|...in the bottom drawer|
|I knew I'd lose it so I put it in a safe place, and now I can't remember where it is.|
|currently stashed in: Cheshire Street, London|
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January 15, 2006 || 9:12 pm
As with the Labour Party, thus with the Guardian/Observer stable of newspapers. Steadily less exciting, more saleable, more middle-of-the-road, more hypocritical. Getting rid of the old masthead and broadsheet format was a seminal moment, though the signs had been there for some time - the steadily decreasing amount of real content and the increasing number of pull-out sections printed on that horrible glossy paper that makes your fingers feel all funny after you've touched it. Now, I never buy the papers any more. I read it all online, thankful for not having to throw away the 90% of the paper version that I don't want to even have to buy.
I held onto the Observer for a bit longer - but now it too has resized as 'Berliner' (what a tempting sounding name for a rather horrible redesign), it's gone the way of the rest. (At least, until the boy comes back and starts buying it again, along with the News of the World, for our Sunday mornings.) And this week they launch the most depressing new arrival - Observer Woman.
Of course, it always was going to be depressing, wasn't it. We just knew it was going to be about shopping, how early-thirties professional women try to reconcile child-rearing with sensible work and boring fashion, and lame gossipy articles about lame famous women. But really, this was a triumph of focus-group marketing. Purves and Purves in magazine format.
I'm a woman (natch), perhaps on the young-ish end of their target audience but not so young that I don't hold down a good job and eat out rather a lot. But there, evidently, the similarities between myself and the new Observer audience end. I don't care about Liz Hurley - or rather, I do, but I'd rather read about her in the Sun because its so much more fun than trying to take her vaguely seriously. I do think society's fetish for hairless bodies is worth thinking about, but I'm not sure that the most interesting article you could write about it is the erstwhile Cocktail Girl recounting how disgusted she is when she grows out her leg hair. She was funnier as Cocktail Girl, and much more up my street (literally, when reviewing Loungelover). As for all the other filler - why wearing leggings is a bad idea, why simpering in the boadroom is OK even for ambitious women, what fashion items men and women don't agree on; it is a waste of paper, pure and simple. The only half-decent bit was Gordon Ramsay, because he talked about grating black truffle onto his girlfriend's breasts.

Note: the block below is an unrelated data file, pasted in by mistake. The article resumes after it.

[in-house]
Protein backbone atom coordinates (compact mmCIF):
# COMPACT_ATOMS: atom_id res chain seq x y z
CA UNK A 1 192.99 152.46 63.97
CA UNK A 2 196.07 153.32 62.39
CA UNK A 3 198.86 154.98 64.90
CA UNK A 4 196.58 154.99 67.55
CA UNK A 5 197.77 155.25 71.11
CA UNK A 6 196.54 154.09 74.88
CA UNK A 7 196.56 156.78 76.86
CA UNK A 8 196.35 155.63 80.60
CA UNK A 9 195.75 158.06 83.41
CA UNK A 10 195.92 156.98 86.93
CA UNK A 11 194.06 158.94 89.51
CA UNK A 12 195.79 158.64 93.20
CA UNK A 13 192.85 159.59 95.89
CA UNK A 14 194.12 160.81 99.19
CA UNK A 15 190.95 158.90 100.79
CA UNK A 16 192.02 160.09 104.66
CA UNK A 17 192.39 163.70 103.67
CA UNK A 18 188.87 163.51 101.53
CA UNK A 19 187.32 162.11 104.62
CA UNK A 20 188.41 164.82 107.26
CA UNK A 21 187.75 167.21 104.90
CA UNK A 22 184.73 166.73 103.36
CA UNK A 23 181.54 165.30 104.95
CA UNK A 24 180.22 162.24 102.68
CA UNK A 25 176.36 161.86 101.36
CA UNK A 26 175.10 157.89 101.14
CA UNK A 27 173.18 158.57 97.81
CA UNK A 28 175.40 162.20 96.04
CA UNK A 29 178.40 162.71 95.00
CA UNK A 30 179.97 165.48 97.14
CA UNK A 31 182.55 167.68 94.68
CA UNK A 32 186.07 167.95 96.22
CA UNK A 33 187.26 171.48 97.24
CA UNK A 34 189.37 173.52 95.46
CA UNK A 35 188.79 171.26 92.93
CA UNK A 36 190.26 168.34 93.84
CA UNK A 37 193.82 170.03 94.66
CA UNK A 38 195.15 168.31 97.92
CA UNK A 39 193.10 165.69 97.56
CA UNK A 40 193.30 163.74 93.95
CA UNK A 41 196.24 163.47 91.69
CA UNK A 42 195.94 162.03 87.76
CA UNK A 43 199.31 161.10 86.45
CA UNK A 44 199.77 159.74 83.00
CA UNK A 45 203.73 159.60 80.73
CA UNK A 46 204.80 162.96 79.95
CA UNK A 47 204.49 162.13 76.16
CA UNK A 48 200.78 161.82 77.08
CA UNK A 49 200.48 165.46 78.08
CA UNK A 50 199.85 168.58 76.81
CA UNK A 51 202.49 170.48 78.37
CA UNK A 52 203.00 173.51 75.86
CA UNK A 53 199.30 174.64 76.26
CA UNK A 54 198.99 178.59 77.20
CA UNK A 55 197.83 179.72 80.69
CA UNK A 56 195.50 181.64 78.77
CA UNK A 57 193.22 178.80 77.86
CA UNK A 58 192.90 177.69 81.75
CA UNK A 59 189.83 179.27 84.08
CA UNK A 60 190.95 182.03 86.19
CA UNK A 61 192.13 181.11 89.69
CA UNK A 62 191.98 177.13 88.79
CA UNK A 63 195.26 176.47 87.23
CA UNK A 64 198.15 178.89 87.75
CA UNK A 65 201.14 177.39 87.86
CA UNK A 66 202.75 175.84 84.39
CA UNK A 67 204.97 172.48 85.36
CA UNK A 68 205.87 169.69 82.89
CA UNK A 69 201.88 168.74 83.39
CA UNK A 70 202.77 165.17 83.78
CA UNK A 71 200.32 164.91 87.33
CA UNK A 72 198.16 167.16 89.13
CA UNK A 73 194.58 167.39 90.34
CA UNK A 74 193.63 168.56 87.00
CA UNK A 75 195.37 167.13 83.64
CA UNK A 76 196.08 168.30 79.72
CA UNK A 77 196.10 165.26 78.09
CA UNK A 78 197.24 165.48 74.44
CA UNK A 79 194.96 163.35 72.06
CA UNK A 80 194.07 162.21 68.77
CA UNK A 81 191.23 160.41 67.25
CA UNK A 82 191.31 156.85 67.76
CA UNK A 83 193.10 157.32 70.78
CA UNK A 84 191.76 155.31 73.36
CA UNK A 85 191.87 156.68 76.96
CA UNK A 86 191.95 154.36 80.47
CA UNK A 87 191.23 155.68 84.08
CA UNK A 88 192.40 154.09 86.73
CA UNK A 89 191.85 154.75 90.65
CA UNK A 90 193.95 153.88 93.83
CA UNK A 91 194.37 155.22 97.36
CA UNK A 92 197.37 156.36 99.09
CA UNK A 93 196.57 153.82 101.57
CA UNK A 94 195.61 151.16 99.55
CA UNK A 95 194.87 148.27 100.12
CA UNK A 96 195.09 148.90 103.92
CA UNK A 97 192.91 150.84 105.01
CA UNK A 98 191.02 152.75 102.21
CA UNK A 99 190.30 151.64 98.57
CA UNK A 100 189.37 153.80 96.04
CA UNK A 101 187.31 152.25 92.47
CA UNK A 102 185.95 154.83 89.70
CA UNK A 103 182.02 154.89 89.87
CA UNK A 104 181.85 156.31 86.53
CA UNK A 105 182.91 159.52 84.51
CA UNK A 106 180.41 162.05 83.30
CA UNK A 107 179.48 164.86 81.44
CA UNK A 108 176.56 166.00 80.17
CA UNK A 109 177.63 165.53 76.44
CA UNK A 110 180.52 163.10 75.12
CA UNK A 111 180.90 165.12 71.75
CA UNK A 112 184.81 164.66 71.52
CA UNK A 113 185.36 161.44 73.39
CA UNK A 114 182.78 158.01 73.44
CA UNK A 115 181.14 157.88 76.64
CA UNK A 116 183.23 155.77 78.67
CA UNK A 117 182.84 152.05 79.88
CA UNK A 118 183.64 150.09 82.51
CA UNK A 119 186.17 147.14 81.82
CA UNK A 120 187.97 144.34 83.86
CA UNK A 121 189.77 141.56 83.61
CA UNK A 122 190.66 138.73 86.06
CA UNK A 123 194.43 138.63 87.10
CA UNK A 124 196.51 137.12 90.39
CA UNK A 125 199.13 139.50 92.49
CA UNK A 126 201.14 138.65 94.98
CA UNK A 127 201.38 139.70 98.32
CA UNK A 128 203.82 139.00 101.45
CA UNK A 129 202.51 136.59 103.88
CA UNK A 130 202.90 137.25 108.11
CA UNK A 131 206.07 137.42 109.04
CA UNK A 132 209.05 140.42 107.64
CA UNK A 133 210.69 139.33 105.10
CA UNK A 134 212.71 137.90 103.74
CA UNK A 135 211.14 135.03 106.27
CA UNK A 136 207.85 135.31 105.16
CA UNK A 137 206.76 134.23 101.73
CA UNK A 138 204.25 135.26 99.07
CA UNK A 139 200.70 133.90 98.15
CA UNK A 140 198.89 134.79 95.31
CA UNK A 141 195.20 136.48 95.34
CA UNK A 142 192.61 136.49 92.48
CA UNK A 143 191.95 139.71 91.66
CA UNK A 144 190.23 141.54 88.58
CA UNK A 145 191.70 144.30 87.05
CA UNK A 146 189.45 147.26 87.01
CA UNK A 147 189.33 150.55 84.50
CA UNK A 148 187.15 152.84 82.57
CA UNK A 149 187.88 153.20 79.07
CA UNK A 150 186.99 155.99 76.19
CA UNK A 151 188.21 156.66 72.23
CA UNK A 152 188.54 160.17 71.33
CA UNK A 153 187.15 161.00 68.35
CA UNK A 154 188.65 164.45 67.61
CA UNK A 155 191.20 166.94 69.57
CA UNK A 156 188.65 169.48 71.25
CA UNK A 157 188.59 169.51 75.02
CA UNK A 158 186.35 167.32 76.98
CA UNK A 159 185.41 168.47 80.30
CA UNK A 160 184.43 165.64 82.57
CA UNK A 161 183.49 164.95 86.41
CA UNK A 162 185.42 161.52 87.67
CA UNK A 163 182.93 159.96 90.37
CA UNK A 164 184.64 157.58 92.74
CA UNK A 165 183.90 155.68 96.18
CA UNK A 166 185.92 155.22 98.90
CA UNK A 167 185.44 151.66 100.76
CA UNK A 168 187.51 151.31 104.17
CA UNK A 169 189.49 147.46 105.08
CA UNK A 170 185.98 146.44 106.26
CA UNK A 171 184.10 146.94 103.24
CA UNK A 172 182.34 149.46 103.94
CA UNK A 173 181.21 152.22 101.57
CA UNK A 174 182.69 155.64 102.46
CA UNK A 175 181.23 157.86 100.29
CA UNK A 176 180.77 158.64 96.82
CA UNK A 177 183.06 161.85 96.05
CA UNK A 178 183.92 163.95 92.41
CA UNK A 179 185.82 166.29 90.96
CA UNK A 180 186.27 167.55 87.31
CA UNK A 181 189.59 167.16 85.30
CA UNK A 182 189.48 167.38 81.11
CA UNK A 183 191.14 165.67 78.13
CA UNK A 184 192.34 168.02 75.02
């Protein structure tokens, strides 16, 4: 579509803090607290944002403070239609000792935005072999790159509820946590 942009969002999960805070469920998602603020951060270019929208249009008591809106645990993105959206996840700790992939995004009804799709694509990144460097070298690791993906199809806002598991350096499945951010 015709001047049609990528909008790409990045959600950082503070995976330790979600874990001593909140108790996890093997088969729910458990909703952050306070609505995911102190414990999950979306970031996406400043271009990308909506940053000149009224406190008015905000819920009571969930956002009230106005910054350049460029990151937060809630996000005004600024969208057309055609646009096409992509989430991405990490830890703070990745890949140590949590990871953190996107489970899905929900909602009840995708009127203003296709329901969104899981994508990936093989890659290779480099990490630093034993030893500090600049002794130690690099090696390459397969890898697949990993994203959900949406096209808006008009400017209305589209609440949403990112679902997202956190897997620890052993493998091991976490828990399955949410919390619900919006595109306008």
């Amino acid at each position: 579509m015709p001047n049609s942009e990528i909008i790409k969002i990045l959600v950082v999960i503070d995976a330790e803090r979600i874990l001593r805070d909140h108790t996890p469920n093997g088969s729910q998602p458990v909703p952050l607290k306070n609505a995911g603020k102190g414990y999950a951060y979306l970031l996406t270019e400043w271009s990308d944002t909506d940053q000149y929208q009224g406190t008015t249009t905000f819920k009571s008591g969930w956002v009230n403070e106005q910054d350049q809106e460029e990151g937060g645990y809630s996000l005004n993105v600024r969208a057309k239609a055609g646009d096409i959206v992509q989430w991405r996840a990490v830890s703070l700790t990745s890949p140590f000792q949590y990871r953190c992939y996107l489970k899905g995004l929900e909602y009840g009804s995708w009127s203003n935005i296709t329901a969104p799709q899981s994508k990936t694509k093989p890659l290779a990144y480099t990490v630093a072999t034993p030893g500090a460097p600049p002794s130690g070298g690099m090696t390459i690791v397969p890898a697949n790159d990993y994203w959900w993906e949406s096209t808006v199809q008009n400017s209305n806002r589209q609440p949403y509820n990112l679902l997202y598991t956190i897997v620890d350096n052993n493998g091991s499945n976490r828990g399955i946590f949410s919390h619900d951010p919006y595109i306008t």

One day, someone will realise that women might want a magazine all to themselves that is actually funny, smart, edgy and dangerous. Not in-jokes for the Islingtonites. Not stuff that you giggle over with your boyfriend/husband but stuff that makes them squirm with discomfort. The other day, Norway announced that it will shut down any stock exchange-listed companies that don't have 45% of their board as women in two years. Or you could be writing about the star geeks of the female Silicon Valley sex bloggers. And all our oldest Sunday newspaper can think to report on is Polly Vernon's leg hair.
I coulnd't agree with you more! Obviously I just read your blog entry now, stumbling across it in a bid to find proof of other people thinking Observer Woman is a complete joke. And a badlyt written joke too. I live in a flat of 4 girls, we all rage about it everytime it comes in the paper, and oddly enough there's no letters page... On top of it all The guardian/The Observer keep hailing it as some smart, revolutionary, "brilliant addition to Sunday newspaper journalism". It speaks down to the readers, is cringe worthy and dumb, and misjudges the intelluigence of The Observer female readers quite grossly. HEAT is smarter and better written than this piece of useless fluff. What a digression!
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